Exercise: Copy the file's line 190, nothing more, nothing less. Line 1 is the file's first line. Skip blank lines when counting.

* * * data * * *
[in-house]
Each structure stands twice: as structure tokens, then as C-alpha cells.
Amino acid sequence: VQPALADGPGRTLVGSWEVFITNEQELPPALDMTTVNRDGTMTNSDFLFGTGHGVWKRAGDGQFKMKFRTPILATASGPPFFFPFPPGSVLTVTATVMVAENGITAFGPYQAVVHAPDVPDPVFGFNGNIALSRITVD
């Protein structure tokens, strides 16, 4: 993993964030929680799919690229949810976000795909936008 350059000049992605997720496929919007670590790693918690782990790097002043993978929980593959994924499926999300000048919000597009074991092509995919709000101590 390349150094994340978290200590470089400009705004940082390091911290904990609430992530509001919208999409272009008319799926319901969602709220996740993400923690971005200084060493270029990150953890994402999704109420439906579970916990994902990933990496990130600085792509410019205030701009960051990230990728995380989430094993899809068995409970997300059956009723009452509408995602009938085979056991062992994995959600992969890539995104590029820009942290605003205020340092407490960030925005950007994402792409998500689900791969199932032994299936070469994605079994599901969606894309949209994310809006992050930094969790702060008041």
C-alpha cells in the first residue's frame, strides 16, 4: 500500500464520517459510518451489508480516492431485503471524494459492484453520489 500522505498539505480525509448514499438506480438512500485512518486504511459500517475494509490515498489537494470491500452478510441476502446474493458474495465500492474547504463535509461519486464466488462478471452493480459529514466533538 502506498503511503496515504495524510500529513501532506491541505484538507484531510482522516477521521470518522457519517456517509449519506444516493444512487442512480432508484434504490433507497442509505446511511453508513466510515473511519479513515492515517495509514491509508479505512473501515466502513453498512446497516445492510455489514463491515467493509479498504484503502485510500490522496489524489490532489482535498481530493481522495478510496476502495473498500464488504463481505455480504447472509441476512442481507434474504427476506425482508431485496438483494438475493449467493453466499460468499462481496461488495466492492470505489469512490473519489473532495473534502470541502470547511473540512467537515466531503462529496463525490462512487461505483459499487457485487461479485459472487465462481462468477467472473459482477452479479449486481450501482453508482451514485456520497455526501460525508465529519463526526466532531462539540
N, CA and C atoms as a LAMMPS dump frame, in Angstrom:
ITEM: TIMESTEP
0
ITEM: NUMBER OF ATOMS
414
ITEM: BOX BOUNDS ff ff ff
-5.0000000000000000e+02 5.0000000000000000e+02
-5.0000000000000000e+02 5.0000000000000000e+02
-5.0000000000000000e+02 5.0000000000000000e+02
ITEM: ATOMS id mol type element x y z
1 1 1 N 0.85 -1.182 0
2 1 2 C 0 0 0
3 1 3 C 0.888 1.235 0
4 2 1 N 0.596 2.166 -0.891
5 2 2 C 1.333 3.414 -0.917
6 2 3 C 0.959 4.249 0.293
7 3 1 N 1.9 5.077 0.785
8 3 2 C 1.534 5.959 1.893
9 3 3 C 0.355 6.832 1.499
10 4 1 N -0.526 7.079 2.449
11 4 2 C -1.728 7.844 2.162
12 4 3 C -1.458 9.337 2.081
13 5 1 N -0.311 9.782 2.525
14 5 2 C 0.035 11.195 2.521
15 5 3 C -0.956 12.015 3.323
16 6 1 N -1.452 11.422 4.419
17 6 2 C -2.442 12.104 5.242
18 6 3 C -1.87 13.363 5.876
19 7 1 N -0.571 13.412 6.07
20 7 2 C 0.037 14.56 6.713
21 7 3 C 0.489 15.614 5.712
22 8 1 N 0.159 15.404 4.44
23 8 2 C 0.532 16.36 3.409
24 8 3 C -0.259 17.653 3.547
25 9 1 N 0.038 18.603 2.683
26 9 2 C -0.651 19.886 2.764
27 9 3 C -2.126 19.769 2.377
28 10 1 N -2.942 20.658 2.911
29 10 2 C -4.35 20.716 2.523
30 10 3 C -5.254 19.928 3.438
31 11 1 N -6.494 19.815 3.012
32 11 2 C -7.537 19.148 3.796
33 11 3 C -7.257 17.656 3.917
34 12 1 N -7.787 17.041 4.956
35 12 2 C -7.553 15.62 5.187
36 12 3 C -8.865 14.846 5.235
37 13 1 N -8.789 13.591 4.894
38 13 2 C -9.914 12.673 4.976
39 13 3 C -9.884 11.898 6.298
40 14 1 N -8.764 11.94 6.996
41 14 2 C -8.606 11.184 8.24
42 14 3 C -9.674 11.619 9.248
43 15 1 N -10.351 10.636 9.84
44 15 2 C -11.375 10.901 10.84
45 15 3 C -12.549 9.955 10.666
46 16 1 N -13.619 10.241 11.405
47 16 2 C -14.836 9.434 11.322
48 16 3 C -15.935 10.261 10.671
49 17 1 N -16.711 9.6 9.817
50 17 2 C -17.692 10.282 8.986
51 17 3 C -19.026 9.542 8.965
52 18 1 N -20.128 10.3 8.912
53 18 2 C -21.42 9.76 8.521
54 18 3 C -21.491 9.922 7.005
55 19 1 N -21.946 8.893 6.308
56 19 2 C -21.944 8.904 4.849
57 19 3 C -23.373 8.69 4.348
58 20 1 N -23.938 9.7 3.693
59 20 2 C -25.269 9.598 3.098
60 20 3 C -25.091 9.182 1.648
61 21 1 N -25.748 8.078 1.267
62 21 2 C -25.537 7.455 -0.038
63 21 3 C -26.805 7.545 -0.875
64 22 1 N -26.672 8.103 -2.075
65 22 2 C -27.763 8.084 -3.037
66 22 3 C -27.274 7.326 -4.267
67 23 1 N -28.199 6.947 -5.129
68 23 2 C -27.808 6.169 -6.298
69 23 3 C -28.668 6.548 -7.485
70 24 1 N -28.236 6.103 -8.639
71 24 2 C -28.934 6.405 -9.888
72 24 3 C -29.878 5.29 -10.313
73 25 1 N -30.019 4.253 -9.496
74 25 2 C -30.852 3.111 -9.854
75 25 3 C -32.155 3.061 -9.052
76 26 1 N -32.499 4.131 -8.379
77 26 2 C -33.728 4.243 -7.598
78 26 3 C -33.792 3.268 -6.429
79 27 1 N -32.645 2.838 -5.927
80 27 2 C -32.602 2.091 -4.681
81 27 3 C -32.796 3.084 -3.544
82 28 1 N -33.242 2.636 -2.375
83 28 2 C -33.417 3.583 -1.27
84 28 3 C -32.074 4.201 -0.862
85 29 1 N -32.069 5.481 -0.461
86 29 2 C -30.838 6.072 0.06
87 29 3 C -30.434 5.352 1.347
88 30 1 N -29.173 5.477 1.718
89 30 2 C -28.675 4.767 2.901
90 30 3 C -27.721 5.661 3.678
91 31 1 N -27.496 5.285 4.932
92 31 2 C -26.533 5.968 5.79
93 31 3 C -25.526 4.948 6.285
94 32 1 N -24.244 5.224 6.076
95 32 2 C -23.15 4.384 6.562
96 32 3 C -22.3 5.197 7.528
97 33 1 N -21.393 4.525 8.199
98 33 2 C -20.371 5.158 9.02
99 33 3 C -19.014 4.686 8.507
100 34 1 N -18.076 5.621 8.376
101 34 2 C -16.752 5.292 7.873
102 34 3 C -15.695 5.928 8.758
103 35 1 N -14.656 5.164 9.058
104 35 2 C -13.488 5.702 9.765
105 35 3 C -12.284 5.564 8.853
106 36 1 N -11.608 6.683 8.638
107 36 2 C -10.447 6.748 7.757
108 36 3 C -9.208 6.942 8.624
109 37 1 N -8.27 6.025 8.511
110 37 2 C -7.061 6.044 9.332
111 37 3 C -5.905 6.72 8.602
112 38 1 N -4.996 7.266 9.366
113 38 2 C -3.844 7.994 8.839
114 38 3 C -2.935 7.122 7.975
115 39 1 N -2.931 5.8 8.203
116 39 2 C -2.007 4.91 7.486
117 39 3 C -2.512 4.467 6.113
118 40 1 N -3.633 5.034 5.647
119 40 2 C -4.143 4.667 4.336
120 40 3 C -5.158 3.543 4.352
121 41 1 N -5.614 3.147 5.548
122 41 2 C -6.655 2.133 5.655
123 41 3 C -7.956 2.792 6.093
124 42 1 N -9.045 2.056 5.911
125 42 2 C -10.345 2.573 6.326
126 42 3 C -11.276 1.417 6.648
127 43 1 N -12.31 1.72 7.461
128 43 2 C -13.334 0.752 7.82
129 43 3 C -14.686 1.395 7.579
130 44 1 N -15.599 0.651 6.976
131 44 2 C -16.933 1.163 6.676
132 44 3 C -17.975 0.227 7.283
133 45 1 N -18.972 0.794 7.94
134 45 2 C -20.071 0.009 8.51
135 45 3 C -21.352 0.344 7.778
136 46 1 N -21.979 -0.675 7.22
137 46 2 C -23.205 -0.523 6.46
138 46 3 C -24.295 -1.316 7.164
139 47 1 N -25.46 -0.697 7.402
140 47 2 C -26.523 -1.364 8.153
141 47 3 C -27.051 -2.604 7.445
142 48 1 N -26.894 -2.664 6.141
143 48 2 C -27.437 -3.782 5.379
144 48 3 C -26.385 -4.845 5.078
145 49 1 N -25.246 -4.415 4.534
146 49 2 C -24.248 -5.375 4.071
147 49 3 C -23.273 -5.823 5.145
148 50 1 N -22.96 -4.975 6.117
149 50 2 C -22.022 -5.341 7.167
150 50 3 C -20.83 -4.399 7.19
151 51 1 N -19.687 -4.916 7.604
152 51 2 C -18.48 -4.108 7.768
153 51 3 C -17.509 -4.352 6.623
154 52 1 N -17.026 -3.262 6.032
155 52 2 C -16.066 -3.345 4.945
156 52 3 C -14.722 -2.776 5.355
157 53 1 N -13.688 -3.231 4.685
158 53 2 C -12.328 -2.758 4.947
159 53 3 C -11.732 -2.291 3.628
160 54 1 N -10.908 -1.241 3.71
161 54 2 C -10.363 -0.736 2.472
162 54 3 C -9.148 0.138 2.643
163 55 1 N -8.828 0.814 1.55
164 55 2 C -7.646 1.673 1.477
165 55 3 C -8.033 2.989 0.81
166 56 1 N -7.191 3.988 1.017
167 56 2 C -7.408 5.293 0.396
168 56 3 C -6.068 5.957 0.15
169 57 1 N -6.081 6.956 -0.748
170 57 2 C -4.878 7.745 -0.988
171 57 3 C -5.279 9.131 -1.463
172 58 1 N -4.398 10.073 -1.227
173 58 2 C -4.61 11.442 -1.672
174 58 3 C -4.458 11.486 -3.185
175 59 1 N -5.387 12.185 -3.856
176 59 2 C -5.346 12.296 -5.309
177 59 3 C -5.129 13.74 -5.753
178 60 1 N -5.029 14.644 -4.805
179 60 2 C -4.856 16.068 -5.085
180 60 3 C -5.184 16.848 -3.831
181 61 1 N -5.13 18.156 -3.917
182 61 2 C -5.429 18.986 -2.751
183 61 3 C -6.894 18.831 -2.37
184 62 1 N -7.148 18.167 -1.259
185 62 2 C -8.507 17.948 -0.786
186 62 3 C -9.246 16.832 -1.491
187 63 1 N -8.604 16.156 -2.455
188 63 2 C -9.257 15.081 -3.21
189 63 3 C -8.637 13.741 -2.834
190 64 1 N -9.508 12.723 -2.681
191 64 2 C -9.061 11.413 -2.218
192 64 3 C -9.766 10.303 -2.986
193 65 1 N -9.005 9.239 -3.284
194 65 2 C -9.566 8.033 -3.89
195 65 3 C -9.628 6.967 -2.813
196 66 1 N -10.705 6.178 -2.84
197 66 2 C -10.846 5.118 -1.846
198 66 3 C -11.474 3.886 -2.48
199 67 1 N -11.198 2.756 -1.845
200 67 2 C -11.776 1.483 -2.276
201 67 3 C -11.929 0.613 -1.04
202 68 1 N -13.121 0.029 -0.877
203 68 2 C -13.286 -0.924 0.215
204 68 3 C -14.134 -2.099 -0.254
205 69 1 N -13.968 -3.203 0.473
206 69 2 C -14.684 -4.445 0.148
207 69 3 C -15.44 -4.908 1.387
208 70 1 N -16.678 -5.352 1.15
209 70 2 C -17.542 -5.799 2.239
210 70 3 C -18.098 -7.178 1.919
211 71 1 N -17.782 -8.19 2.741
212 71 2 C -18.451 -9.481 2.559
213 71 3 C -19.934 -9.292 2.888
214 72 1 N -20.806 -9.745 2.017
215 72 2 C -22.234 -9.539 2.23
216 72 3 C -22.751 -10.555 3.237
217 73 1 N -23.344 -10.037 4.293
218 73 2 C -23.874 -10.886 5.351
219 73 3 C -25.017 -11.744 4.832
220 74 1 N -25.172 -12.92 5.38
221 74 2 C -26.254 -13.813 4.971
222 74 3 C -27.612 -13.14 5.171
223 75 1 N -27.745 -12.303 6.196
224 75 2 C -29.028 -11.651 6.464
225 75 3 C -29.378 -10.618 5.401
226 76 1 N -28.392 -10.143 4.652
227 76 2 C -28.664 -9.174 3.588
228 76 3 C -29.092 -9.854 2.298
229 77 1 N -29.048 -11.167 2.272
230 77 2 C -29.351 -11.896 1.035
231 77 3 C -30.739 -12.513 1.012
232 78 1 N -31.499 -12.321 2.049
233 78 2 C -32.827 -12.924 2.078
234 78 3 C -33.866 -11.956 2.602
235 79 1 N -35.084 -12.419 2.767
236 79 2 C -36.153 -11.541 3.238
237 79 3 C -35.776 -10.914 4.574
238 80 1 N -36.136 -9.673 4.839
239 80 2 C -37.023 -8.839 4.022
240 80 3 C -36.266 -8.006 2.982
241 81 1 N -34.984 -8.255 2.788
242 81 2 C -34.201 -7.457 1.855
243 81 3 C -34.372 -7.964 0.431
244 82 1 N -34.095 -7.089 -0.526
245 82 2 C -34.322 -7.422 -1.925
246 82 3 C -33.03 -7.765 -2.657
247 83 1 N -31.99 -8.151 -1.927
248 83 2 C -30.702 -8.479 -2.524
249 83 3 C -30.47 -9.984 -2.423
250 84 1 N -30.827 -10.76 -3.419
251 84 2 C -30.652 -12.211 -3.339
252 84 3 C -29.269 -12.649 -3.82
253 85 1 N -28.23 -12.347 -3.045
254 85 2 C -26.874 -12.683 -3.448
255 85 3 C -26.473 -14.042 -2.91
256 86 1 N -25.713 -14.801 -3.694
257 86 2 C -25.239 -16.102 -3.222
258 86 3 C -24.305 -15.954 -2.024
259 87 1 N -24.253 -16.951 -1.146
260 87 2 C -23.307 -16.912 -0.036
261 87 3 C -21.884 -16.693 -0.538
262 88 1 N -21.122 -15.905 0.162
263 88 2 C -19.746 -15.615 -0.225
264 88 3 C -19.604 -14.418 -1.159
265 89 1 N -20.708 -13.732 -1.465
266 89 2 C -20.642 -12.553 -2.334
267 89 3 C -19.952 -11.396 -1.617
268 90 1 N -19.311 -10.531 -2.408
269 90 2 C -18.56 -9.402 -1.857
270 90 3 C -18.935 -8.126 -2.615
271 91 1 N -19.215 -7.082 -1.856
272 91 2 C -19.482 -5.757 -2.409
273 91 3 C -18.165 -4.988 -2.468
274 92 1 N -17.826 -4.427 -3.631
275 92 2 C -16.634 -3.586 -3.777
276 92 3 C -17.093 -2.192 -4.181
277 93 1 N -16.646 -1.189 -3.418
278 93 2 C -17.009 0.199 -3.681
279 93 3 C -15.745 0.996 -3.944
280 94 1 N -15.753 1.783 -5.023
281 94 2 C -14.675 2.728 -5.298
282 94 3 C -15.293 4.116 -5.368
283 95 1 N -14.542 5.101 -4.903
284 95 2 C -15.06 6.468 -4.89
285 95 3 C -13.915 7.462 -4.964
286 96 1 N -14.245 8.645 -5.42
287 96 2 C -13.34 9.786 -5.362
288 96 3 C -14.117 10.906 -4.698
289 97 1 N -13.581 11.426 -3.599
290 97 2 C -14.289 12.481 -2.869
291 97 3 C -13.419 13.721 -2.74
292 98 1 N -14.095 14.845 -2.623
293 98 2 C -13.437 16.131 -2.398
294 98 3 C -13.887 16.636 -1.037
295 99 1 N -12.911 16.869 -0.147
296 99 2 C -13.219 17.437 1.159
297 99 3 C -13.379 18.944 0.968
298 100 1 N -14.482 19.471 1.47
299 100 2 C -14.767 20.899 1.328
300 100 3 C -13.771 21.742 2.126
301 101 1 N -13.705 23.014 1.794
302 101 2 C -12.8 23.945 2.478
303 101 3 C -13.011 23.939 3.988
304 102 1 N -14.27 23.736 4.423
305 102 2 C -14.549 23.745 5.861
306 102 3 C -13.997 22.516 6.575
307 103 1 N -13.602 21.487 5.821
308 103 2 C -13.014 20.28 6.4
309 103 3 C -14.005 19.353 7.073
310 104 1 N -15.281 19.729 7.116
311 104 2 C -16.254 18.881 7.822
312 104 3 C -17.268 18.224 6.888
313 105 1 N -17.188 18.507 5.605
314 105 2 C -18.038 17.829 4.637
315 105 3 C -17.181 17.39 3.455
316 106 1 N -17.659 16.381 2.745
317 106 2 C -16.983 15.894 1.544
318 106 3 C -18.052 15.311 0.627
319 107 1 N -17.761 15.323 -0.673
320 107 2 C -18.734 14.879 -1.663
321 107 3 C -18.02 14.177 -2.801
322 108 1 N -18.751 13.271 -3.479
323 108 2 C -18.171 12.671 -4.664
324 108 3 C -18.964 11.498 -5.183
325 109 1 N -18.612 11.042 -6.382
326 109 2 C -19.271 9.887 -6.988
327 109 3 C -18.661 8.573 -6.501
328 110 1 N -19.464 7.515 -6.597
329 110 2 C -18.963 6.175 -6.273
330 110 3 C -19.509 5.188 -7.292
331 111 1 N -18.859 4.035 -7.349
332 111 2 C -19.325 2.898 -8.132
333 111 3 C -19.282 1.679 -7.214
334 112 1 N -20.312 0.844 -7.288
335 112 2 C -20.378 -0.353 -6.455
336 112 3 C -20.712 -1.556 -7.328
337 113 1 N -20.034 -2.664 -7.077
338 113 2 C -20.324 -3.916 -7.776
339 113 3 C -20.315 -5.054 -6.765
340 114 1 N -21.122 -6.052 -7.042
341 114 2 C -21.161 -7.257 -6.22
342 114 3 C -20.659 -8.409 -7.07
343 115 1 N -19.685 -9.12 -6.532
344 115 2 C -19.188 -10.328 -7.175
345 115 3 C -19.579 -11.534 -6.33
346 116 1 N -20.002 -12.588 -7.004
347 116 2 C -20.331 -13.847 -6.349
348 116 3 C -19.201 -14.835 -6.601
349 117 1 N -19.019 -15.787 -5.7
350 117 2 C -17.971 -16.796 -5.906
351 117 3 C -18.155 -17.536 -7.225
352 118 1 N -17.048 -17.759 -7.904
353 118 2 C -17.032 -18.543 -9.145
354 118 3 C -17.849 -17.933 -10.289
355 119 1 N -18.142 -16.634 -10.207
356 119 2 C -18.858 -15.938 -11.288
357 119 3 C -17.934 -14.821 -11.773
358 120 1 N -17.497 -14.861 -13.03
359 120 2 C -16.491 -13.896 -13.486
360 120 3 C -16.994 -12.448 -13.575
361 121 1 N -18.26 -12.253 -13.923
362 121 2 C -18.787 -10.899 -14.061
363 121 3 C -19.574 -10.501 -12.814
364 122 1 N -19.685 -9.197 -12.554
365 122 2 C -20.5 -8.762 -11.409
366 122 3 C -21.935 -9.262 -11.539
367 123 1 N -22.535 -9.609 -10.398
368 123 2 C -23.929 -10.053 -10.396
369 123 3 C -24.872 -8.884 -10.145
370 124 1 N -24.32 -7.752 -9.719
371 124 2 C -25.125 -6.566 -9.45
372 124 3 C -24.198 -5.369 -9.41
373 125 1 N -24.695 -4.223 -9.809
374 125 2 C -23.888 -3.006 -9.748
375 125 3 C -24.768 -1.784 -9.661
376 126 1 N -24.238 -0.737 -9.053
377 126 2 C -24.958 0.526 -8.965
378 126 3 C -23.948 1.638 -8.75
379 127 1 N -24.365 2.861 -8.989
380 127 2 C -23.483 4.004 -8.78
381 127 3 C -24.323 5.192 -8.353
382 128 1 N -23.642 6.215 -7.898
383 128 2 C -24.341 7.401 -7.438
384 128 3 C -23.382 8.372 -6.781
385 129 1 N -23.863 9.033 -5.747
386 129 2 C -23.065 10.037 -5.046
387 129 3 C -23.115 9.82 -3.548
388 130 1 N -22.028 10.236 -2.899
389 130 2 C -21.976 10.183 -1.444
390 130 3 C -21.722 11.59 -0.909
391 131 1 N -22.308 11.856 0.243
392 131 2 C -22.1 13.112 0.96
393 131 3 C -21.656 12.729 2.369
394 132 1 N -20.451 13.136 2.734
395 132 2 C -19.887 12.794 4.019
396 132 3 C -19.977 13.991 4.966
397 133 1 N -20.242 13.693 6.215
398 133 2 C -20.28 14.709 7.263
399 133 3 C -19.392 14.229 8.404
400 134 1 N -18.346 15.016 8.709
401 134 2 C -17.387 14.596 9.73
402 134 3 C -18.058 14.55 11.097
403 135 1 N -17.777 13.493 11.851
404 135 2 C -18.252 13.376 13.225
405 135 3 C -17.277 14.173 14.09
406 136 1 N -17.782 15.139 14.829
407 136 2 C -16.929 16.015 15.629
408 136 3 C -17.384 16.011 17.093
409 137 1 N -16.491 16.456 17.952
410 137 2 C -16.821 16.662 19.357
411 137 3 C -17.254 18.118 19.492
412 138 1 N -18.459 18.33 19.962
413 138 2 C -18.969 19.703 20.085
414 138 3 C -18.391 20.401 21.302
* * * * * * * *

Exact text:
175 59 1 N -5.387 12.185 -3.856